Page 2 of 3
The good news for smaller solution providers is that a percentage of government IT projects requires them to be rewarded to small businesses, which the larger systems integrators often leverage as subcontractors to win the deal. There's legislation to increase the percentage of deals that will require small business companies too, executives said.
With that in mind, systems integrators are paying more attention to smaller VARs as partners. Unisys' Zapfel noted that Unisys is pursuing a big defense deal and his company's proposal includes 20 partners. "We started with 110 companies and whittled down the list to who adds value," he said.
SMB solution providers should start to clearly define their skills and niche in the market to attract the attention of large systems integrators for possible partnerships, said SRA's Patrick. In addition, VARS should be able to demonstrate strong relationships with their customers and the willingness to create long-term relationships with the integrators beyond just one project, she said.
"We're looking where execution must be flawless. Smart small businesses will begin to leverage that with large systems integrators. They may put you on an existing program right now, but we want to build a strategic relationship with you. And as soon as you begin to have intimacy within a customer environment, your value with larger SIs skyrockets," Patrick said.
Zapfel laid out the criteria that Unisys used to pare down the integrator's list of partners from 110 to 20 in the defense proposal: quality of service delivery, intimacy with customers and visibility with the right people within the organization. For example, if you're marketing to the data center operations manager, you probably aren't of value to a systems integrator that would be looking to target a management layer two levels up, Zapfel said.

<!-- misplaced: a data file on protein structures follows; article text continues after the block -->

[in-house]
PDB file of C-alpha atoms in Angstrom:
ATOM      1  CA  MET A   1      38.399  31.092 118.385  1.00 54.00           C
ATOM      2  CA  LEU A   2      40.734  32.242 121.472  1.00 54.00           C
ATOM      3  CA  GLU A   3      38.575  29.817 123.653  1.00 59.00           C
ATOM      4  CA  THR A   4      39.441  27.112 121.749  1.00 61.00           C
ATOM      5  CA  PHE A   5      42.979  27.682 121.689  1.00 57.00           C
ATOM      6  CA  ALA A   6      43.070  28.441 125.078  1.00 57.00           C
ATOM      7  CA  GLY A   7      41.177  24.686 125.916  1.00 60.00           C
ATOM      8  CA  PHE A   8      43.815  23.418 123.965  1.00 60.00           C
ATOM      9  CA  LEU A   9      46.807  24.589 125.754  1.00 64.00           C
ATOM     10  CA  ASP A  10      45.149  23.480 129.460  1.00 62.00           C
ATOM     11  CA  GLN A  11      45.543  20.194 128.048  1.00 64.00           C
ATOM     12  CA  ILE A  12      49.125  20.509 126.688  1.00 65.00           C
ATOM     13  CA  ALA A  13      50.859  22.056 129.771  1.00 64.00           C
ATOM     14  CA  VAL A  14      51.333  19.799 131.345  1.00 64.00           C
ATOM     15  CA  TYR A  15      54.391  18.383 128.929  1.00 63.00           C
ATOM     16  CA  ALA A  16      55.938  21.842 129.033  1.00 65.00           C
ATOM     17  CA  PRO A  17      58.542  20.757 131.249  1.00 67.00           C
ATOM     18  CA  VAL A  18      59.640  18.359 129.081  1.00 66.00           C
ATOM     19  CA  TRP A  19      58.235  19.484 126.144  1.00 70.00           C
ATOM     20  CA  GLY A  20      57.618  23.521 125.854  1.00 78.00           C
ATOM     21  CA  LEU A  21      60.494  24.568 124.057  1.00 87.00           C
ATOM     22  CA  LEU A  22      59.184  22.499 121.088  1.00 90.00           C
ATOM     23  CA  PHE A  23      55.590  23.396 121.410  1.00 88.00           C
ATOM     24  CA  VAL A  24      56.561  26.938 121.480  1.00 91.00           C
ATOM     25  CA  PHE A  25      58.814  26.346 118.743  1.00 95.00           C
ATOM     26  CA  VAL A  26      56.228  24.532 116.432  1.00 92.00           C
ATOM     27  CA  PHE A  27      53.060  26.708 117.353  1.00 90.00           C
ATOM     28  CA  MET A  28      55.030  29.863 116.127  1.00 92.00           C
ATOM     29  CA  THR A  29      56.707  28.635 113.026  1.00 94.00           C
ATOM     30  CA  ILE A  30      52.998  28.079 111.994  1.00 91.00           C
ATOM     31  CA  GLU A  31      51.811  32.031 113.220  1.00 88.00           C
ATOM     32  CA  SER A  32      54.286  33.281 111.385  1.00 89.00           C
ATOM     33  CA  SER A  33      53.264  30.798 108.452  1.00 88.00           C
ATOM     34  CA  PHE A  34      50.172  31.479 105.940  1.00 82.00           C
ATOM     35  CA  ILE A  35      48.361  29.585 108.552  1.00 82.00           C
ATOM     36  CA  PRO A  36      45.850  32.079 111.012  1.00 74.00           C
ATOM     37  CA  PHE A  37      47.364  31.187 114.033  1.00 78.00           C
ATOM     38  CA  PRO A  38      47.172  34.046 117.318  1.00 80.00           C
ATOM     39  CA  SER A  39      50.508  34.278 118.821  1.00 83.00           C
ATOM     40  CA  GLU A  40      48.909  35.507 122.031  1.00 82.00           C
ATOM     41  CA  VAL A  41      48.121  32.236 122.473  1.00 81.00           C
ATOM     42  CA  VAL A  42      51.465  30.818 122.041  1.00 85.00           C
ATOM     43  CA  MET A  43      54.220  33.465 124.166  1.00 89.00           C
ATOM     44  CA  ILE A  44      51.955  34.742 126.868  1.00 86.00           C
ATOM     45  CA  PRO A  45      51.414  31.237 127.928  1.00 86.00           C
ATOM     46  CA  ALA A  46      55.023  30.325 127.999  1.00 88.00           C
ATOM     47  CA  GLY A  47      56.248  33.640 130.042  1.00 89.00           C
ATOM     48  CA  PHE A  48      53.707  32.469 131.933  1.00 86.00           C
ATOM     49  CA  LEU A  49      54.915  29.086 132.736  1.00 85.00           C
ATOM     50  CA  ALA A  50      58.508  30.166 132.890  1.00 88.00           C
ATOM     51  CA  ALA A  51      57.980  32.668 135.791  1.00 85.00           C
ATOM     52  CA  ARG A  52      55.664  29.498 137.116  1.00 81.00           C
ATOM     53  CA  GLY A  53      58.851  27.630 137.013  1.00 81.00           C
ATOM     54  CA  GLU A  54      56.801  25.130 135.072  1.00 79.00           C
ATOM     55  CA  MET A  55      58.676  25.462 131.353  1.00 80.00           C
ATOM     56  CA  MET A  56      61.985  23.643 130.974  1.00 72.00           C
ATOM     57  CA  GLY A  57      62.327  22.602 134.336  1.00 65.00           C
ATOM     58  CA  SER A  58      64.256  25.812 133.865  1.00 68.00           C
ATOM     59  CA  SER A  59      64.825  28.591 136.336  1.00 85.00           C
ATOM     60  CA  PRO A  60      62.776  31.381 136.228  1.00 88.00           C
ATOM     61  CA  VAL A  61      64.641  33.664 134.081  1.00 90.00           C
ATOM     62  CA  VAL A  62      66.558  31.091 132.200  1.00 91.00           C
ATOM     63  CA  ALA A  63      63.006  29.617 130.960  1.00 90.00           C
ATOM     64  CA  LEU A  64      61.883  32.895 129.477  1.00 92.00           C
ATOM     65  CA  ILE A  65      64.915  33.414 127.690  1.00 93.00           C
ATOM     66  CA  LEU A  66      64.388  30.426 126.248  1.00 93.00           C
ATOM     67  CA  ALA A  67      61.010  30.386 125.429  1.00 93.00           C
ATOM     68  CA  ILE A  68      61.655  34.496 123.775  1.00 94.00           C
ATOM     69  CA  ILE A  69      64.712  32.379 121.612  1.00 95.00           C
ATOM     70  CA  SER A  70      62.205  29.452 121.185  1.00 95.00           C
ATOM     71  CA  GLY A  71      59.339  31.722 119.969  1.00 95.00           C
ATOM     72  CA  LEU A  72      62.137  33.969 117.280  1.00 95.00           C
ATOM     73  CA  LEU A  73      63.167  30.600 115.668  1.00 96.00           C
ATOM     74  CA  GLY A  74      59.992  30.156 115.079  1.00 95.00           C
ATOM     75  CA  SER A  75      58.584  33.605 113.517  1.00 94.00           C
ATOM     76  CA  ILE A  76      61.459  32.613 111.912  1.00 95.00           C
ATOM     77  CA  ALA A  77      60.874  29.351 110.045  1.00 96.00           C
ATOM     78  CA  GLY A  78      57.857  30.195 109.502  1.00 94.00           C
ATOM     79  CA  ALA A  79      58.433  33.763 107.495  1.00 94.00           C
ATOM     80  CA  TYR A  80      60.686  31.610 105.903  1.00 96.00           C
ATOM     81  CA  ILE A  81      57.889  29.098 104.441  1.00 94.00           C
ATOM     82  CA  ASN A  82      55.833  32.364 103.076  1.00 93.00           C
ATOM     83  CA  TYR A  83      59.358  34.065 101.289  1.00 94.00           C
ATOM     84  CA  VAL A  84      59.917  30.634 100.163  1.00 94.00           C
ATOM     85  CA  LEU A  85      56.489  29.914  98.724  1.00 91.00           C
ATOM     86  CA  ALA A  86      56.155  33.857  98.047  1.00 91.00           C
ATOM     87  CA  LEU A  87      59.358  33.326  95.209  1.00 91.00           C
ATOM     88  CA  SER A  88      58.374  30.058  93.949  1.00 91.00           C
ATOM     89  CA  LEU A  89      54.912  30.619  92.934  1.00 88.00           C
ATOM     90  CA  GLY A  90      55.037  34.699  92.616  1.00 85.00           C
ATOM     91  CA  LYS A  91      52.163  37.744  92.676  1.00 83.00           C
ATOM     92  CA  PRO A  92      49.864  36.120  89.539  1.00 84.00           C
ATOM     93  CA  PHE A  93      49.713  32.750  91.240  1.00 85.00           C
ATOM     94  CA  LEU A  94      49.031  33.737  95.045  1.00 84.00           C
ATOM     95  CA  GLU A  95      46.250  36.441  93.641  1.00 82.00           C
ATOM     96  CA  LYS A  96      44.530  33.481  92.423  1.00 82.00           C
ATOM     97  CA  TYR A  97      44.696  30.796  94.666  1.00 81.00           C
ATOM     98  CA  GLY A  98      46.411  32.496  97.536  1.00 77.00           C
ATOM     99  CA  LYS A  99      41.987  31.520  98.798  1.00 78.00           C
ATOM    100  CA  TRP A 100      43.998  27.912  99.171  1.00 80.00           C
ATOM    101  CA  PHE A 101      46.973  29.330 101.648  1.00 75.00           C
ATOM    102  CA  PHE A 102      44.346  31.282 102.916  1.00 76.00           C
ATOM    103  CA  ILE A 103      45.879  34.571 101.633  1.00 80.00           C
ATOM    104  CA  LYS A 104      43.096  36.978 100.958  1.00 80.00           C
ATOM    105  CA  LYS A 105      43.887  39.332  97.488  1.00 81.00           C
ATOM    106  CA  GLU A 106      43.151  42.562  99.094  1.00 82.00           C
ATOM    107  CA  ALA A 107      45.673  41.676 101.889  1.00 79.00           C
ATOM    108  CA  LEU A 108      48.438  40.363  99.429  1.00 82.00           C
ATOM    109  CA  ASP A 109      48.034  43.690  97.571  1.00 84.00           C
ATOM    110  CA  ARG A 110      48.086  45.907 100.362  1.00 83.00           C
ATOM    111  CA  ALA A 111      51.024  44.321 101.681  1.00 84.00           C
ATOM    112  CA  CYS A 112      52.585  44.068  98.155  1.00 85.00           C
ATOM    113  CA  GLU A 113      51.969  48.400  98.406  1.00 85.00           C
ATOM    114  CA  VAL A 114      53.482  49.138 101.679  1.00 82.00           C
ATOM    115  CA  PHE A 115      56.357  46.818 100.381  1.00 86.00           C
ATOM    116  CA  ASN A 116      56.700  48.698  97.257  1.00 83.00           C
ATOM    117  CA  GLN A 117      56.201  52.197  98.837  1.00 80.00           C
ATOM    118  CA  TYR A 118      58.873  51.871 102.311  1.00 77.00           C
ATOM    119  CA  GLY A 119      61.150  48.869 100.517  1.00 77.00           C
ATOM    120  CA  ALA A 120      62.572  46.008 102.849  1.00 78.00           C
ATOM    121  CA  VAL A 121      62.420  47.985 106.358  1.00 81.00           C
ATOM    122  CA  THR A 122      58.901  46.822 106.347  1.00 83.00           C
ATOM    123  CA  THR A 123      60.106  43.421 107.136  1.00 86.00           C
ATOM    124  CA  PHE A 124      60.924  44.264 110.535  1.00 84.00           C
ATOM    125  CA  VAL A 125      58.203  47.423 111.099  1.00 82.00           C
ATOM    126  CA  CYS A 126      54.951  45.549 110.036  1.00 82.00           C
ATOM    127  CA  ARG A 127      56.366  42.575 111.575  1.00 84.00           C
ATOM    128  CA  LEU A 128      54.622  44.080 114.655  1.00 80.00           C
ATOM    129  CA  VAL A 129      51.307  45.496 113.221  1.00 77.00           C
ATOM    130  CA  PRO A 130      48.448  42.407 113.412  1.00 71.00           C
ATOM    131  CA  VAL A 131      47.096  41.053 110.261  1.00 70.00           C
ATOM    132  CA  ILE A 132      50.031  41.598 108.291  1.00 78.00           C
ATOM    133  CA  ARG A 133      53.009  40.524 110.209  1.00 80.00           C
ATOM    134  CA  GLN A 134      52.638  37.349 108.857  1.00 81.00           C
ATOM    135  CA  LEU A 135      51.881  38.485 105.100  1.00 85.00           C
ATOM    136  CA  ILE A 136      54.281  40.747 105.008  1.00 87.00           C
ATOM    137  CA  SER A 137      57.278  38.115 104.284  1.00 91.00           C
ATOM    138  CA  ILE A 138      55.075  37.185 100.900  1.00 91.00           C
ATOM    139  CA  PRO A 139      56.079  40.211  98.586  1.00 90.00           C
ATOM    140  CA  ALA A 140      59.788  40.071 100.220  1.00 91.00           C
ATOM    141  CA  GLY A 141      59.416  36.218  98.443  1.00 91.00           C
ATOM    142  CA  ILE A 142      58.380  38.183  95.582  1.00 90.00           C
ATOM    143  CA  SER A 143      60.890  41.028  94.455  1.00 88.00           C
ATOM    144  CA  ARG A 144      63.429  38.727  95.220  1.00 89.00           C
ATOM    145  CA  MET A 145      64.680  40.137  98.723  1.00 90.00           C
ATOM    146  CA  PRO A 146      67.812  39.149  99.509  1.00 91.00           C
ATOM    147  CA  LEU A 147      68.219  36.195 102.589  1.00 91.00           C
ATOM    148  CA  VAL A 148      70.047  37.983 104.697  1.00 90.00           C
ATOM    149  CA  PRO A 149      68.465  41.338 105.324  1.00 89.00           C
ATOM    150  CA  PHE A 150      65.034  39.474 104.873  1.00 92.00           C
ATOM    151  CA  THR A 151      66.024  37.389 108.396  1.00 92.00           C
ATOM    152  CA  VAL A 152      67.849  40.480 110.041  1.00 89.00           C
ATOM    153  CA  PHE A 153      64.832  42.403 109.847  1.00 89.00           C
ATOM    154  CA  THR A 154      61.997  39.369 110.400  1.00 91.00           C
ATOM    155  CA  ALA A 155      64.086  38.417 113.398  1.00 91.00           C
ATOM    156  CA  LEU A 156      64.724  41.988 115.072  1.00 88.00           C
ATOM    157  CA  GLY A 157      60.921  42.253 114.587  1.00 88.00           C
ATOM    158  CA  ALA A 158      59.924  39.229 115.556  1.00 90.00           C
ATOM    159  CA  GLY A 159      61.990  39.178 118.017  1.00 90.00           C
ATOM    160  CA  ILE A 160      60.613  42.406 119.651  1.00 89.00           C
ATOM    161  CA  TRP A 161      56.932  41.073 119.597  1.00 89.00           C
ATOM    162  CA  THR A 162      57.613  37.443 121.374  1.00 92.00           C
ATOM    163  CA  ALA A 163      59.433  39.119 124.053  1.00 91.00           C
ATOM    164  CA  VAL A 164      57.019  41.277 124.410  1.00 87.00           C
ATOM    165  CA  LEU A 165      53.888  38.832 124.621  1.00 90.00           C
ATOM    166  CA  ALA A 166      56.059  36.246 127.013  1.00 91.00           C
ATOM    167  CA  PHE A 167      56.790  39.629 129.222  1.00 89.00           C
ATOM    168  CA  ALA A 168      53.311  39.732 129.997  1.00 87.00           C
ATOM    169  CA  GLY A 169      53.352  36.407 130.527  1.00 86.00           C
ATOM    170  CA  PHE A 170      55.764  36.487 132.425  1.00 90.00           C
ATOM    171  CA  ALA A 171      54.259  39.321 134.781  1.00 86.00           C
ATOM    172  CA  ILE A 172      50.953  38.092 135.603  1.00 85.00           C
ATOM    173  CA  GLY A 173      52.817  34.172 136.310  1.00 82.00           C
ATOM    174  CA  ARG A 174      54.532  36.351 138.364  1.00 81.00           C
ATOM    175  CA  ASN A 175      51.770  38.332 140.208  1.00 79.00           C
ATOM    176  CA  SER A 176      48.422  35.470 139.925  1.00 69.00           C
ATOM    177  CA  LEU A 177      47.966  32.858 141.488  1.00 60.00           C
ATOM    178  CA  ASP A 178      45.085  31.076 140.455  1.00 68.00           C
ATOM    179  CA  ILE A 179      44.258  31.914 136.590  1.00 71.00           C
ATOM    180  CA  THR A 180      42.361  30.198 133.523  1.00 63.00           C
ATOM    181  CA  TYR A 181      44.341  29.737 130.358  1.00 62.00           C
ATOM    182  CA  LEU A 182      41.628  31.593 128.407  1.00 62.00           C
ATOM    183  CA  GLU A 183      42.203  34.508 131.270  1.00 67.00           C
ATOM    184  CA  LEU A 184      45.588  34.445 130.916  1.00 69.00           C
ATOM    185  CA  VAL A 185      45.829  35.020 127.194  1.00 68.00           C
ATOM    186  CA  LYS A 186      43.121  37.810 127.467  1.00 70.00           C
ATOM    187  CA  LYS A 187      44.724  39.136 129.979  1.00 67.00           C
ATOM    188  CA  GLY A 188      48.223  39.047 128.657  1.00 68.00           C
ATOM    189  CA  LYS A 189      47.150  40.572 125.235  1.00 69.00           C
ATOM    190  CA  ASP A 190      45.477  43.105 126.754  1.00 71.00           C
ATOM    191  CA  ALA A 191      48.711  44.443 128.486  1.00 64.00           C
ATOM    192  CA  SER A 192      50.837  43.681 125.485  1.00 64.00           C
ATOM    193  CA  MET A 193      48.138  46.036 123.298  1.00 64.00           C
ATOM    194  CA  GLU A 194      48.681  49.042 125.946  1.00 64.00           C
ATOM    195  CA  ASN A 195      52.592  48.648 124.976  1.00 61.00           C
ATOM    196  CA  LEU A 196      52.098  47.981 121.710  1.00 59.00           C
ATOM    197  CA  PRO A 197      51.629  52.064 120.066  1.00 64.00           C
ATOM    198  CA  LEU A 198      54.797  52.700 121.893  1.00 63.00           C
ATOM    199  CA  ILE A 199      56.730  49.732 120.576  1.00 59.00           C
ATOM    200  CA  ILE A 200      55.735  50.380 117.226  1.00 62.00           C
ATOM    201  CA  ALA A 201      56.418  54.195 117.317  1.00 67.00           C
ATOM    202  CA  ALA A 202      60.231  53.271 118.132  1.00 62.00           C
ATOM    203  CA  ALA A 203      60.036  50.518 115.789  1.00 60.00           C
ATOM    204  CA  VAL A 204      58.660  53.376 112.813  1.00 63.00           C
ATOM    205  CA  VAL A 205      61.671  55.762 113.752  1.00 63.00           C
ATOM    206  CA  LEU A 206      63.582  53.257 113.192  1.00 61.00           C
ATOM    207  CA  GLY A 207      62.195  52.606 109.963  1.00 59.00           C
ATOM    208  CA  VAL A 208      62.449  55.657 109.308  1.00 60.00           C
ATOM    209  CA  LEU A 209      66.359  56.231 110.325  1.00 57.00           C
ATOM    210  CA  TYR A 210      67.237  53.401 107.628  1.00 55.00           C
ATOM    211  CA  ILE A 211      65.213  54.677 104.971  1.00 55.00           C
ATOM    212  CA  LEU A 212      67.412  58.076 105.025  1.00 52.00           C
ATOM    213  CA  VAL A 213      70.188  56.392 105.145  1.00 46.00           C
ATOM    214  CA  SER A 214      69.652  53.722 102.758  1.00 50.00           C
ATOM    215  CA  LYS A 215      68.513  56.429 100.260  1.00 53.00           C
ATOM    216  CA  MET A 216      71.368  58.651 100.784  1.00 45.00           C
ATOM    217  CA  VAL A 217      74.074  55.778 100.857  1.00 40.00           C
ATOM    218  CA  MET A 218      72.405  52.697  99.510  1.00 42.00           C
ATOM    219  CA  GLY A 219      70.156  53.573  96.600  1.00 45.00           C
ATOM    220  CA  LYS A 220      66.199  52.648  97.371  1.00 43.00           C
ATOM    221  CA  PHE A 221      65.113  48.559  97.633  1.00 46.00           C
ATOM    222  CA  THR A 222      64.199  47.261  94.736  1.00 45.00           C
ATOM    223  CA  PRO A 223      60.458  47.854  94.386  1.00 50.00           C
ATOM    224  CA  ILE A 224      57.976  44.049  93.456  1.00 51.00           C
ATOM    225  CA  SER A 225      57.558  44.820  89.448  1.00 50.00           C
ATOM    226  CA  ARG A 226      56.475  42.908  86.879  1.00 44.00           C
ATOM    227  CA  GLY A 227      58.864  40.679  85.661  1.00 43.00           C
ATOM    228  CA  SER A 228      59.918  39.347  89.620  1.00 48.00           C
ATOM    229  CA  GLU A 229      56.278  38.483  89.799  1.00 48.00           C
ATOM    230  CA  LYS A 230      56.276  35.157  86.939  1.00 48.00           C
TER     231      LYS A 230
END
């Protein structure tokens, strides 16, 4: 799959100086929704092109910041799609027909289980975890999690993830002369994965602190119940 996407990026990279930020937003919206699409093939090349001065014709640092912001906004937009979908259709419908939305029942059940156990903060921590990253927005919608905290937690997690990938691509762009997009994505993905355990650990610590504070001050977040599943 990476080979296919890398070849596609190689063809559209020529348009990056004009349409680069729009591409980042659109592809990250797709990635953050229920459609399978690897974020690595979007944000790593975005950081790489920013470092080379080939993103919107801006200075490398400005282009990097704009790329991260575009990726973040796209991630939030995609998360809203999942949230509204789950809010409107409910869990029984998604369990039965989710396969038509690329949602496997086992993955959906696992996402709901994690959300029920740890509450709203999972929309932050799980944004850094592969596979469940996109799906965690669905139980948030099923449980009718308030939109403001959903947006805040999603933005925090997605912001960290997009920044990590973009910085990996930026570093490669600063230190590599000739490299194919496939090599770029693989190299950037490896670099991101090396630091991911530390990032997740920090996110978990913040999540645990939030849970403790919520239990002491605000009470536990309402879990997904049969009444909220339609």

"If your company is not known to those people, you are not adding the kind of value you need to add. We want our team to be filled with people that customers recognize," Zapfel said.
Woody Hall, vice president of IT strategy and CIO for General Dynamics Information Technology, added that you don't need to target top-level management because those people usually aren't making the IT decision anyway.
"It is hard because when you're dealing with a big organization that could have a dozen or hundreds of people who operate at that level [you need to target]," Hall said. "You need to know the players, and if I know you and I trust you, I'll want to work with you."